The U.S. Centers for Disease Control and Prevention (CDC) is continuing to post weekly data, in its latest COVIDView report, showing that the U.S. fight against the virus that causes COVID-19 is going pretty well.
An independent group, The COVID Tracking Project at The Atlantic, is publishing state hospitalization tracking data showing that the fight is back where it was in mid-April, when a flood of COVID-19 cases was overwhelming hospital intensive care units in New York City.
- The CDC’s weekly COVID-19 report is available here.
- The COVID Tracking Project at The Atlantic is available here.
- An overview article about the weekly COVID-19 report for the previous week is available here.
A tracking map the CDC uses to show what’s happening with reports of new cases, “out in the community” — in doctors’ offices, urgent care clinics and hospital emergency rooms — continues to be mostly green, indicating minimal levels of activity. The map shows that the level of activity in Louisiana has bounced back up to a moderate level.
A CDC chart that tracks the number of laboratory-confirmed COVID-19-associated hospitalization shows that the number of COVID-19-related hospitalizations per 100,000 U.S. residents has increased, modestly, to about 5 per 100,000, as of the week ending July 4, from 4 per 100,000 a week earlier. CDC figures for the week ending July 11, which may suffer from data reporting delays, show the COVID-19 hospitalization rate may have returned to 4 per 100,000 lives.
But The COVID Tracking Project at The Atlantic, which gathers data directly from state and local public health agencies, says that, as of July 13, the number of COVID-19-related hospitalizations has increased to more than 57,000, or 17 hospitalizations per 100,000 people, up from about 28,000, or 8 hospitalizations per 100,000 people, in mid-June.
The number of people hospitalized with COVID-19 is has increased to close to the peak count, of 59,538, that The COVID Tracking Project reported April 15.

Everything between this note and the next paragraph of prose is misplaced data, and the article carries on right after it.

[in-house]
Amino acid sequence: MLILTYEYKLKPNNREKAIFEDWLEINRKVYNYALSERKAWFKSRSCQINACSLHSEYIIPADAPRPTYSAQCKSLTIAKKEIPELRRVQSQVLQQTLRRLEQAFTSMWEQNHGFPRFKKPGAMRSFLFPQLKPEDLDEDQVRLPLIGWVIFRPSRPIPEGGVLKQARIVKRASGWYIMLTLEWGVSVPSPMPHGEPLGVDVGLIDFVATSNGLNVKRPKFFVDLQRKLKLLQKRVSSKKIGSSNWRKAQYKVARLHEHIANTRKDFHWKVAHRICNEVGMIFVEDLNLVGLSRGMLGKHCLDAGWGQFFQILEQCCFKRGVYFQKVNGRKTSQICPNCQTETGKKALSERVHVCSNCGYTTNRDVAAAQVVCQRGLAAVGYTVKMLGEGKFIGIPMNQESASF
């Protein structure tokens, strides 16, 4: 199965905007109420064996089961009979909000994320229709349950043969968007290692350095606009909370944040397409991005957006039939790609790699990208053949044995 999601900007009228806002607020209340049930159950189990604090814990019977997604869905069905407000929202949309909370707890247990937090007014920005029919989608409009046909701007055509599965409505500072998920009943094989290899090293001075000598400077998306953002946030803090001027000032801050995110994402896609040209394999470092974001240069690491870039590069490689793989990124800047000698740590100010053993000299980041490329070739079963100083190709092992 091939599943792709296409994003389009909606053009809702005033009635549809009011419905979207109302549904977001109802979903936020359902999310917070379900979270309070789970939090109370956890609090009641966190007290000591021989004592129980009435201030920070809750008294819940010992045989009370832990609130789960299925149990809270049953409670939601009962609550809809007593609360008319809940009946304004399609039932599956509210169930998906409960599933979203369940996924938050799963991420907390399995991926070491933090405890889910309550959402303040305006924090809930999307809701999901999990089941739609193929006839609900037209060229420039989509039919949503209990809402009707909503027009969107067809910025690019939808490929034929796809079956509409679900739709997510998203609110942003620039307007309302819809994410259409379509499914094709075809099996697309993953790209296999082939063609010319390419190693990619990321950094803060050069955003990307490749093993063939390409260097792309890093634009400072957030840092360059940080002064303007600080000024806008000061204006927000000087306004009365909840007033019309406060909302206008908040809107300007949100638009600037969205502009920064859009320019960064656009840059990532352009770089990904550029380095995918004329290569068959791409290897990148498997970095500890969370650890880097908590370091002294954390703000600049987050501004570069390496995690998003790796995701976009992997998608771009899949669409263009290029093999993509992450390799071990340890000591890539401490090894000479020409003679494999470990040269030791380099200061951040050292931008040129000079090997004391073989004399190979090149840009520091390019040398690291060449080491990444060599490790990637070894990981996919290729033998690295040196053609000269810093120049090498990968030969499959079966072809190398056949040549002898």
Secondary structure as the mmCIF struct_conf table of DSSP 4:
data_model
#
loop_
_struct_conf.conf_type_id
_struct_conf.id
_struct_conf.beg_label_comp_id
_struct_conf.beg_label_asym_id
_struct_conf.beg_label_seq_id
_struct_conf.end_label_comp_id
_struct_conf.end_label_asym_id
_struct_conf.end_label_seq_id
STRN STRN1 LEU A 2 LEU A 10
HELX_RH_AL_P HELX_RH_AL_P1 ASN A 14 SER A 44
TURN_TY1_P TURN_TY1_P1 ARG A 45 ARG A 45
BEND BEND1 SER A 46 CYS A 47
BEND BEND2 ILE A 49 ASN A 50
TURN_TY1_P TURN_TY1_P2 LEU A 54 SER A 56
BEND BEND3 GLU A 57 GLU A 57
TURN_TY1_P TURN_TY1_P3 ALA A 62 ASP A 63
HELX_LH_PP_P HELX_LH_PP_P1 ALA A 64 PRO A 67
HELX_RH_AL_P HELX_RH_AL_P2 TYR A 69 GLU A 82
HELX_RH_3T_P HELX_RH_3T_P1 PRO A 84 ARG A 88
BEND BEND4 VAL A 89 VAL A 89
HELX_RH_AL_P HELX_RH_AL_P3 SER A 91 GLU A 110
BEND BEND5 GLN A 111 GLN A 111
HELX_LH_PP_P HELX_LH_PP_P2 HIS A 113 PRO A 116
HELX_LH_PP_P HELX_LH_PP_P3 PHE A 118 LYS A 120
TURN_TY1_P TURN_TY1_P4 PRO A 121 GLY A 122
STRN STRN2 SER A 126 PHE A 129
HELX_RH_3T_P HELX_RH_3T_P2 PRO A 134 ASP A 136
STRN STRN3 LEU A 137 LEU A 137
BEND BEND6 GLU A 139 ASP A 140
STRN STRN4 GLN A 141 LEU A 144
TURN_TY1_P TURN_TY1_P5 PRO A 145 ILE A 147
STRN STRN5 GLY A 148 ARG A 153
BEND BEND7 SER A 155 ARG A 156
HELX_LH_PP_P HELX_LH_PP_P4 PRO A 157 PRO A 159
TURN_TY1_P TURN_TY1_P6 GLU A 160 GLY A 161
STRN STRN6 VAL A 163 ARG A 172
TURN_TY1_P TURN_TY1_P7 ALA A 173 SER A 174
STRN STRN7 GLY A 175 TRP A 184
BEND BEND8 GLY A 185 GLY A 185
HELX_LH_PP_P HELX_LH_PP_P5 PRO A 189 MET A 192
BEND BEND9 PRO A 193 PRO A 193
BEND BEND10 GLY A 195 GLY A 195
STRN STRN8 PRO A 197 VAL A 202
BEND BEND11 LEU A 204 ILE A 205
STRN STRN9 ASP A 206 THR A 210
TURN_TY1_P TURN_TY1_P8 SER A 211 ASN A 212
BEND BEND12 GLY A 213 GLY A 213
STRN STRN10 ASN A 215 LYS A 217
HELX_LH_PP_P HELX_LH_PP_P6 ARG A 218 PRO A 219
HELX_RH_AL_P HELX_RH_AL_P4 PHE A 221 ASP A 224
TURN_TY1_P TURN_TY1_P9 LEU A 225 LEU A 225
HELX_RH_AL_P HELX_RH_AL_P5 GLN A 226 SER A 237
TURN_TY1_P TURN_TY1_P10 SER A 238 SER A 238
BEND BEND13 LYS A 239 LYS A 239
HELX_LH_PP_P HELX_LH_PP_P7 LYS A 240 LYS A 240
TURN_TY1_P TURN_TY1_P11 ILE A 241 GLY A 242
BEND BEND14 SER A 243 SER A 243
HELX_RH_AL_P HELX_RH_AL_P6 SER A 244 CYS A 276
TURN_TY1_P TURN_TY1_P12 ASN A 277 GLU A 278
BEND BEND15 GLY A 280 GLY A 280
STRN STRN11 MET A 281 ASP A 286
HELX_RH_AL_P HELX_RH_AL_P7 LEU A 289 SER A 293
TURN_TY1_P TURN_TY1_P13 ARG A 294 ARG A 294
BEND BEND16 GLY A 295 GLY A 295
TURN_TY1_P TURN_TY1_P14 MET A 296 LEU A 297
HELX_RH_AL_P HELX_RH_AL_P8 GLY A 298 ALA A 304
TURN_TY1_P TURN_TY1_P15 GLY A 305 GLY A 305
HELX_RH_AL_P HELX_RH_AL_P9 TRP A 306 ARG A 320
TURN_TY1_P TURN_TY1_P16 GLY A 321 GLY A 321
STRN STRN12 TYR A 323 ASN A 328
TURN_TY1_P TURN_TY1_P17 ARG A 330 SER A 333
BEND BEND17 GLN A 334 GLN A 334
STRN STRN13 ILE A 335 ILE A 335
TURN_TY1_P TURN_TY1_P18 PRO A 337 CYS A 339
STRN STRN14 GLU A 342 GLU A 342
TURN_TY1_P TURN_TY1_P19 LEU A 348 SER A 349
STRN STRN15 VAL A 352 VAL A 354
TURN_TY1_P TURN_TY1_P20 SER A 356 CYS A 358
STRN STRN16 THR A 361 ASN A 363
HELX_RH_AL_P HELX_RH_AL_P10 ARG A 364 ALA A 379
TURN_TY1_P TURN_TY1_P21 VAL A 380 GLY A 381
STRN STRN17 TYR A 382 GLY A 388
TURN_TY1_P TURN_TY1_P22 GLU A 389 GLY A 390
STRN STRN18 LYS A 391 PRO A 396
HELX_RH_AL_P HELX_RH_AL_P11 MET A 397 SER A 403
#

At the state level, in states with data, the hospitalization rate, as of July 13, ranges from a low of about 1.3 per 100,000, in Maine, to a high of 46 per 100,000, in Arizona. The numbers mean that, in Arizona, about 1 in every 2,000 residents may be in the hospital with confirmed or probable cases of COVID-19.
The CDC was reporting a similar stream of hospitalization data. The U.S. Department of Health and Human Services recently announced that it’s shifting to a different strategy for collecting hospitalization data and will no longer be posting the results on the web.
The COVID Tracking Project hospitalization data appears to reflect the news reports coming out of states like Arizona and Texas better than the CDC’s community-level activity map does. Officials in many states in the South and Southwest have reported high numbers of new cases, and, in some cases, especially in Arizona and Florida, shortages of hospital ICU beds.
One challenge, for agents and brokers who want to use The COVID Tracking Project data in their own client newsletters and social media efforts, is that The COVID Tracking Project effort is a private effort. The team is publishing its data using a Creative Commons license that lets news organizations use the data but requires other types of commercial organizations, such as insurance agencies and, possibly, actuarial consulting firms, to seek permission from The COVID Tracking Project team before using large batches of the data.
When the CDC compiles public health data, it normally classifies the data as being in the public domain, meaning that actuarial firms, life insurers, insurance agencies and other insurance organizations can use the data without seeking special permission or paying a licensing fee.
For a look at The COVID Tracking Project’s state-by-state hospitalization rate numbers, see the table below.
COVID-19 Hospitalization Rate, by State
|This chart shows the number of people hospitalized with confirmed or probable cases of COVID-19, per 100,000 lives.|
|District of Columbia||13.2|
|* No data available.|
|Sources: Hospitalization numbers: The COVID Tracking Project (CC BY-NC 4.0). Population: Census Bureau, 2019 estimates.|
— Read COVID-19 Might Have Caused $2 Billion in U.S. Life Claims So Far, on ThinkAdvisor.